Those who empty this passage of its obvious meaning by reading their own beliefs into it should pay closer attention to what Paul himself believed. In verse 10, Paul leaves no doubt as to what he believed. He wrote: “That at the name of Jesus, very knee should bow, of things in heaven, and things in earth, and things under the earth.” Standing alone, this verse strongly suggests that Jesus could be no less than fully divine. But once we consider the fact that Paul was quoting from Isaiah 45:23, the verse becomes much more than a mere “suggestion” of Christ’s divinity. In Isaiah, 45:23, God Himself says, “That unto me every knee shall bow...” Paul’s use of this passage in reference to Jesus confirms his belief in the deity of Christ.

To the Ephesians, Paul declared that God “created all things by Jesus Christ” (Ephesians 3:9), thus affirming what John’s Gospel states: that the preexistent Christ acted as God’s divine agent in the creation of the universe.

If doubts persist, then consider what Paul wrote to the Christians at Colosse. Speaking of Christ, he wrote: “Who is the image of the invisible God, the firstborn of every creature [or “all creation”—NASB]: For by Him were all things created, that are in heaven, and that are in earth, visible and invisible, whether they be thrones, or dominions, or principalities, or powers: all things were created by Him, and for Him. And He is before all things, and by Him, all things consist” (Colossians 1:15–17).

Could anything any be clearer? When this passage is considered alongside everything else Paul said about the deity of Christ, we can only conclude that any attempt to strip Christ of His divinity requires that the Scriptures be twisted beyond recognition—or rejected outright!

But in spite of the evidence, some claim the above passage provides no proof that Jesus Christ is God. They say that the phrase “firstborn of all creation” shows that Christ was the first of all things (both heavenly and earthly) to be created. Not so! The title “firstborn” denotes preeminence, not “first to be created.” He has preeminence over all creation because He is Creator! That’s what Paul clearly said.

Paul further stated, “For in Him [Christ] dwelleth all the fulness of the Godhead bodily” (Colossians 2:9). The Greek word for “Godhead” is Theotes, rendered “the Deity” in the NASB, and refers to the divine nature, not “divine attributes.” Christ could not embody the fullness of the divine nature if His nature were different from His Father’s nature. Yet, some try to strip Him of His deity by stripping theotes of its full meaning. The New World Translation of the Holy Scriptures, for example, erroneously translates this word “divine quality.” (This is not surprising, for the same “translation” substitutes “a god” for Theos in John 1:1.)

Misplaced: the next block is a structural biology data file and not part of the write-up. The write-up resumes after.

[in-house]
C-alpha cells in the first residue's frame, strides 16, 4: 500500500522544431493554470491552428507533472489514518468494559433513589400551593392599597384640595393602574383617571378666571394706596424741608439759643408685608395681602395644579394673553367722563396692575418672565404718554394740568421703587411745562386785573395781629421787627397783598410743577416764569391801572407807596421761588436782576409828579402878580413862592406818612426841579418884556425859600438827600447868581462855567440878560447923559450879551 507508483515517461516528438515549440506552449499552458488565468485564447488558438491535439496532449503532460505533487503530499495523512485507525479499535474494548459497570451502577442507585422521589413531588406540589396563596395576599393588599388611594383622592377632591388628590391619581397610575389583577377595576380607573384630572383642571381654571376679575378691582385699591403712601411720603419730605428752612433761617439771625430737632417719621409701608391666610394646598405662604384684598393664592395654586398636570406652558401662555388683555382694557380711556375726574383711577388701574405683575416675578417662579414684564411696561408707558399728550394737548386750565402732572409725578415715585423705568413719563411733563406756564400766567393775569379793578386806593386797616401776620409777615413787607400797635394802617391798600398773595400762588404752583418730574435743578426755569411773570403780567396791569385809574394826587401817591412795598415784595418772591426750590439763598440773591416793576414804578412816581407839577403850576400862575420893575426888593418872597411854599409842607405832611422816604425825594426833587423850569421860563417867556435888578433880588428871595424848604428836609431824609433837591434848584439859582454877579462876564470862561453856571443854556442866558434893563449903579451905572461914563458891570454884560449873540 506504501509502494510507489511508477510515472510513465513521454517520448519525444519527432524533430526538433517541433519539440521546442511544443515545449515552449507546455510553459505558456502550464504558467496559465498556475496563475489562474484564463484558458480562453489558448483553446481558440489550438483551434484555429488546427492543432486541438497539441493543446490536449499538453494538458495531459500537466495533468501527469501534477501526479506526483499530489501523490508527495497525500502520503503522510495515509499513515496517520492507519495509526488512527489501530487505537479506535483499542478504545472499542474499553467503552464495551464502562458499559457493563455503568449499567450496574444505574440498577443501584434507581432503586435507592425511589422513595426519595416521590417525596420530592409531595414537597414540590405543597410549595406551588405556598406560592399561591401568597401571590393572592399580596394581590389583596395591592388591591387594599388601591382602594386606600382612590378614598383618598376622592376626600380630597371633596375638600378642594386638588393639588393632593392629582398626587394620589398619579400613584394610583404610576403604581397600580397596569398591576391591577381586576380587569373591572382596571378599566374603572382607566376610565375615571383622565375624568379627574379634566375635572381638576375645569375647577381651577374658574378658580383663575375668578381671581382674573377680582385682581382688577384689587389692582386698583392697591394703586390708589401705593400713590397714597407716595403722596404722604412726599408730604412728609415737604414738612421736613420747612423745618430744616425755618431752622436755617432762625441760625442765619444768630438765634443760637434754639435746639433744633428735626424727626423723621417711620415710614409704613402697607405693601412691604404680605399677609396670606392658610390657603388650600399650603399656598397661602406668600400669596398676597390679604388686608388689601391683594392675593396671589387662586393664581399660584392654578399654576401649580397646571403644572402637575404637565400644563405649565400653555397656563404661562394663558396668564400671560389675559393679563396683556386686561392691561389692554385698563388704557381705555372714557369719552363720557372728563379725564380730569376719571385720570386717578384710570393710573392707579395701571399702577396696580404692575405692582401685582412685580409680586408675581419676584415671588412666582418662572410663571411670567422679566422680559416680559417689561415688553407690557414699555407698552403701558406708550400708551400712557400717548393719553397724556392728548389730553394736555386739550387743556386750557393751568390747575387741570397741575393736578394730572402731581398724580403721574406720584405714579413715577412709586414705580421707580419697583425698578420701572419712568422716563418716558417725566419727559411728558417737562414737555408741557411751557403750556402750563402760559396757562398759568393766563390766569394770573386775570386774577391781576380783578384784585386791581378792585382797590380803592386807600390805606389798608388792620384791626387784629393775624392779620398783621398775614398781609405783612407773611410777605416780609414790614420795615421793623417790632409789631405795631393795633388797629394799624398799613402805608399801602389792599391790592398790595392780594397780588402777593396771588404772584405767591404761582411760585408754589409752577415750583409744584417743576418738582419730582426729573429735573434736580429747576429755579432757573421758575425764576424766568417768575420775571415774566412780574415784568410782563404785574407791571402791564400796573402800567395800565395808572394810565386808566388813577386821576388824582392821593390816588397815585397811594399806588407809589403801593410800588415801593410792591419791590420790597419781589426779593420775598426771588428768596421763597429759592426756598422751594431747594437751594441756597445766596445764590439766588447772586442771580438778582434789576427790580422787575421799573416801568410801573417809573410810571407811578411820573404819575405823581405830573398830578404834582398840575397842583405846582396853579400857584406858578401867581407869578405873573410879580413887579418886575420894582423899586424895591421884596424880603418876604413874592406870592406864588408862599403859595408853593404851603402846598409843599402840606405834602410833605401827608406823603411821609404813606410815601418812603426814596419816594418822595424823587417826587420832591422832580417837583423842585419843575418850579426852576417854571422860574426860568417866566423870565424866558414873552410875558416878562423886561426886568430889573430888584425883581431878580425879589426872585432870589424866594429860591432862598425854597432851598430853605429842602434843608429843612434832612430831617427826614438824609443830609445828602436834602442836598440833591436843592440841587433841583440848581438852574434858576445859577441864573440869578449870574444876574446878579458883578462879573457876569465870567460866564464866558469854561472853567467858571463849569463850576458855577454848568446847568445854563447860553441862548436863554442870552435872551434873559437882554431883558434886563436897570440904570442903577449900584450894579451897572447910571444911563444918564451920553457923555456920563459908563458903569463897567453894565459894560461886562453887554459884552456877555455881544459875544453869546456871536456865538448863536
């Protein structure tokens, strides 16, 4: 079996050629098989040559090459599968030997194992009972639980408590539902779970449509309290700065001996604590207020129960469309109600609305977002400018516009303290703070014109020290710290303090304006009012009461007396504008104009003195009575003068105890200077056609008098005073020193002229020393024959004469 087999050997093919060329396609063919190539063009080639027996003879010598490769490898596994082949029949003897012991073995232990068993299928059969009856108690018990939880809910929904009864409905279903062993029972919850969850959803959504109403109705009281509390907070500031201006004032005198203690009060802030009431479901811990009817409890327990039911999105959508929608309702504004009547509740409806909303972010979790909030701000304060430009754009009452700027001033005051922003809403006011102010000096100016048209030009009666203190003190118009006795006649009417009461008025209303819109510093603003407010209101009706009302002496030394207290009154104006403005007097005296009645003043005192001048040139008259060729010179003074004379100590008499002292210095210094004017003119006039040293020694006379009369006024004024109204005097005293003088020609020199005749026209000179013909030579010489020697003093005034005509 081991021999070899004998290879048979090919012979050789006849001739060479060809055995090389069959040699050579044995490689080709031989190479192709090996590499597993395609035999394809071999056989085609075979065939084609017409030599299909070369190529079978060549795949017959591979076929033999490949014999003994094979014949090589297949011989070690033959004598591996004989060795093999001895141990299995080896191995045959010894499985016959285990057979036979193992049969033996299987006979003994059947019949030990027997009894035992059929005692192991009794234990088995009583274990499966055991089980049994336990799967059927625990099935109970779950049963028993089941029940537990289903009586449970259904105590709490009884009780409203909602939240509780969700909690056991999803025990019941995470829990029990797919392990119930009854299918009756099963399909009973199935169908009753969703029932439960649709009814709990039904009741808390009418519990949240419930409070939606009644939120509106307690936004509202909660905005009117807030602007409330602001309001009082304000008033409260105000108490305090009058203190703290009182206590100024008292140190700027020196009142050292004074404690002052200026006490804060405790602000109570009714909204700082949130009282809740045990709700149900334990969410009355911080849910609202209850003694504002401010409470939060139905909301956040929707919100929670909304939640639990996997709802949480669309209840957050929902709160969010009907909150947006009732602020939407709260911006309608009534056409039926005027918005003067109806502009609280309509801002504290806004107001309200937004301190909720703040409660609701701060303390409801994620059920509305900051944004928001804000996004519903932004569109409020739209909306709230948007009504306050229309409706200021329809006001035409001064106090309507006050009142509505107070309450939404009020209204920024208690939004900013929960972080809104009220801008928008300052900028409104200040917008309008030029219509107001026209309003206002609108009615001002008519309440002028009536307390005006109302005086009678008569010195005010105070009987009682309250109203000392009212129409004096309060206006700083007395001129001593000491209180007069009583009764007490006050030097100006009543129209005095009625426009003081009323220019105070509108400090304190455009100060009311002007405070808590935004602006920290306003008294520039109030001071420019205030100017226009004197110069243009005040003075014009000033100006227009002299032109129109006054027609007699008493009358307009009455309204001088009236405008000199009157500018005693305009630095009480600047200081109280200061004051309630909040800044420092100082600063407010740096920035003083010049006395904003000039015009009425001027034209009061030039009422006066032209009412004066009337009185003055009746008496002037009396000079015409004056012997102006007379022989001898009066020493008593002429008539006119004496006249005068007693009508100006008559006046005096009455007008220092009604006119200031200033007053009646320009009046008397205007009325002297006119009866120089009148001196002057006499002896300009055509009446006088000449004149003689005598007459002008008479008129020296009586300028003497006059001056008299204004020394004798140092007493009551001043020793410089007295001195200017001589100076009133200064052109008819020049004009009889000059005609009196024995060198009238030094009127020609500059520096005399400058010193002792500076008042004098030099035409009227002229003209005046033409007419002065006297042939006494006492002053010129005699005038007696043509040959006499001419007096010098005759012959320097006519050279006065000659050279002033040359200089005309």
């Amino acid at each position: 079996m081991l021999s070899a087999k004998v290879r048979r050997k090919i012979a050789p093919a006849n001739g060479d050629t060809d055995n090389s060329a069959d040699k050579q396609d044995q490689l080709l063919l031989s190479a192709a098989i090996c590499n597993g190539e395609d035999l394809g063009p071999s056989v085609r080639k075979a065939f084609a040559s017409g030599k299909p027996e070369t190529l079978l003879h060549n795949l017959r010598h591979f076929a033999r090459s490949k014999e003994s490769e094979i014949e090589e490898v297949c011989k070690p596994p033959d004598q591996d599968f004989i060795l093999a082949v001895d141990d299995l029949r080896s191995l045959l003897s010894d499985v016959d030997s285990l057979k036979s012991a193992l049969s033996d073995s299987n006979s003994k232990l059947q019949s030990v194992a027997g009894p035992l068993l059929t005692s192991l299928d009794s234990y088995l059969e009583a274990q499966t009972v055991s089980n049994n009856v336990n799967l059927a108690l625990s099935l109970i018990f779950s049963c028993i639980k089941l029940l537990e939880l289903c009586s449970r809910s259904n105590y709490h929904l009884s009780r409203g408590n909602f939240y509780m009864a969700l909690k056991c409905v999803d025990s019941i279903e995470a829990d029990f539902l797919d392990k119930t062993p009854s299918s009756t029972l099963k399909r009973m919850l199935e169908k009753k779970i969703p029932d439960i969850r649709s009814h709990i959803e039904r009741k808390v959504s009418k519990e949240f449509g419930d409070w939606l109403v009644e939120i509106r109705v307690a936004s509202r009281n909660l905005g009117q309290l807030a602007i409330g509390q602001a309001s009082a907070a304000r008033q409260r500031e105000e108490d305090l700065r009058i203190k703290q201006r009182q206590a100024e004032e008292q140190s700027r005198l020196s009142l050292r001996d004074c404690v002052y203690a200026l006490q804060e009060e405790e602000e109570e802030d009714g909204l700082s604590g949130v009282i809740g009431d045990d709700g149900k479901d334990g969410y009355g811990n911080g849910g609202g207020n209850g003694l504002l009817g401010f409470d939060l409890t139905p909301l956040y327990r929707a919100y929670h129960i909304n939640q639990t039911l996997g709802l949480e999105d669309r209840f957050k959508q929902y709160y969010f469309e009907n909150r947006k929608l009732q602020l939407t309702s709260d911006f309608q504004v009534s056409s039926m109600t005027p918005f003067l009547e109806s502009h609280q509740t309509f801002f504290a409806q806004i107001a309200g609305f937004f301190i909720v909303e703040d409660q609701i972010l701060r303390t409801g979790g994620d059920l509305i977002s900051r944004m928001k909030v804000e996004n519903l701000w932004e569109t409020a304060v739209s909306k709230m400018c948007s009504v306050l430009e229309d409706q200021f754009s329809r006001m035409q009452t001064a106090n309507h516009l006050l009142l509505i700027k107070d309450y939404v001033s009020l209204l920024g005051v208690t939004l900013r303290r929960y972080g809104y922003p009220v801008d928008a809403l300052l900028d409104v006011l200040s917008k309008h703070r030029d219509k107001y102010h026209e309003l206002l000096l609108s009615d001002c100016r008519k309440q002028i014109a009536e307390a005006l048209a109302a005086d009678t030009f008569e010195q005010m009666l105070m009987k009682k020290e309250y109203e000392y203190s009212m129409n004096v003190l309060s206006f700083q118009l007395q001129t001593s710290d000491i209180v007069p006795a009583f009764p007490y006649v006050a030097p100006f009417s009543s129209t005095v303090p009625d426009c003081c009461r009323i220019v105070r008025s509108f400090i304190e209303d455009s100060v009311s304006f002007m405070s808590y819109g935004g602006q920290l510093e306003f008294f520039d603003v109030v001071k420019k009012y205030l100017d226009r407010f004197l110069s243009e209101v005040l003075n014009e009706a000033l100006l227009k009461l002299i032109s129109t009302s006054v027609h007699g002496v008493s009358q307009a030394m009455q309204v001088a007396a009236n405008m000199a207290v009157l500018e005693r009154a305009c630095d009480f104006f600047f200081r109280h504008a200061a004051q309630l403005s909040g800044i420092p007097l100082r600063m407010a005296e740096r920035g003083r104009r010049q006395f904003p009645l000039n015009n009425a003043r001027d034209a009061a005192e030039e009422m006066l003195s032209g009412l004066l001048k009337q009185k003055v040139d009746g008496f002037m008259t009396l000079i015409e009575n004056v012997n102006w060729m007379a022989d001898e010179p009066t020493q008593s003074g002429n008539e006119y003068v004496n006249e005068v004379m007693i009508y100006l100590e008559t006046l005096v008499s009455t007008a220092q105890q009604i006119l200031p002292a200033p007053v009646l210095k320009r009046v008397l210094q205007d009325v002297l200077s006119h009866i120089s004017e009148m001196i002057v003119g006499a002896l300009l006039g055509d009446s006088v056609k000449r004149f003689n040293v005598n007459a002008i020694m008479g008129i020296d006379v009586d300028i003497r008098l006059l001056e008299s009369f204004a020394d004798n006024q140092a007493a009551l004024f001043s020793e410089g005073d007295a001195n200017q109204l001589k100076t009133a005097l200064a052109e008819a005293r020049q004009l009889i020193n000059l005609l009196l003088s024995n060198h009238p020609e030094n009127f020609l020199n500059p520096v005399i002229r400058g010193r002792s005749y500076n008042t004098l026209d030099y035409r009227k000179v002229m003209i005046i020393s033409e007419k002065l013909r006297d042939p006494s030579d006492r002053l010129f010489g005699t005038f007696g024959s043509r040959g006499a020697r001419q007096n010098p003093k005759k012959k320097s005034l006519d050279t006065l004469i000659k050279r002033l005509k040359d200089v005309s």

Further proof that Jesus Christ is God is found in Titus 2:13. The NASB is correct in its translation of this verse: “looking for the blessed hope and the appearing of the glory of our great God and Savior, Christ Jesus.” Not only is Christ identified as “our great God and Savior” by the literal translation of the Greek; He is identified as both God and Savior by the assertion that He is the One whose “appearing” (that is, the Second Coming!) is expected. Paul never encouraged anyone to look for the “appearing” of God the Father.

Moreover, Paul said that the proclamation of God’s Word was committed to him “according to the commandment of God our Savior” (Titus 1:3). We read of Paul’s commission, and of the One who commissioned him, in Acts 9:15: “But the Lord [Jesus Christ] said unto him [Ananias], Go thy way: for he [Paul] is a chosen vessel unto me, to bear my name before the Gentiles, and kings, and the children of Israel.” To Paul, “God our Savior” and Jesus Christ were one and the same.

In his first epistle to the Corinthians, Paul said that the ancient Israelites “drank of that spiritual Rock that followed them: and that Rock was Christ” (1 Corinthians 10:4). Paul was referring metaphorically to two occasions when water for the children of Israel miraculously came forth from a rock (Exodus 17:6; Numbers 20:11). According to rabbinic legend, both occasions involved the same rock, which (according to the legend) miraculously “followed” the Israelites in their wilderness wanderings. Paul said that the true supernatural Rock that went with Israel was Christ.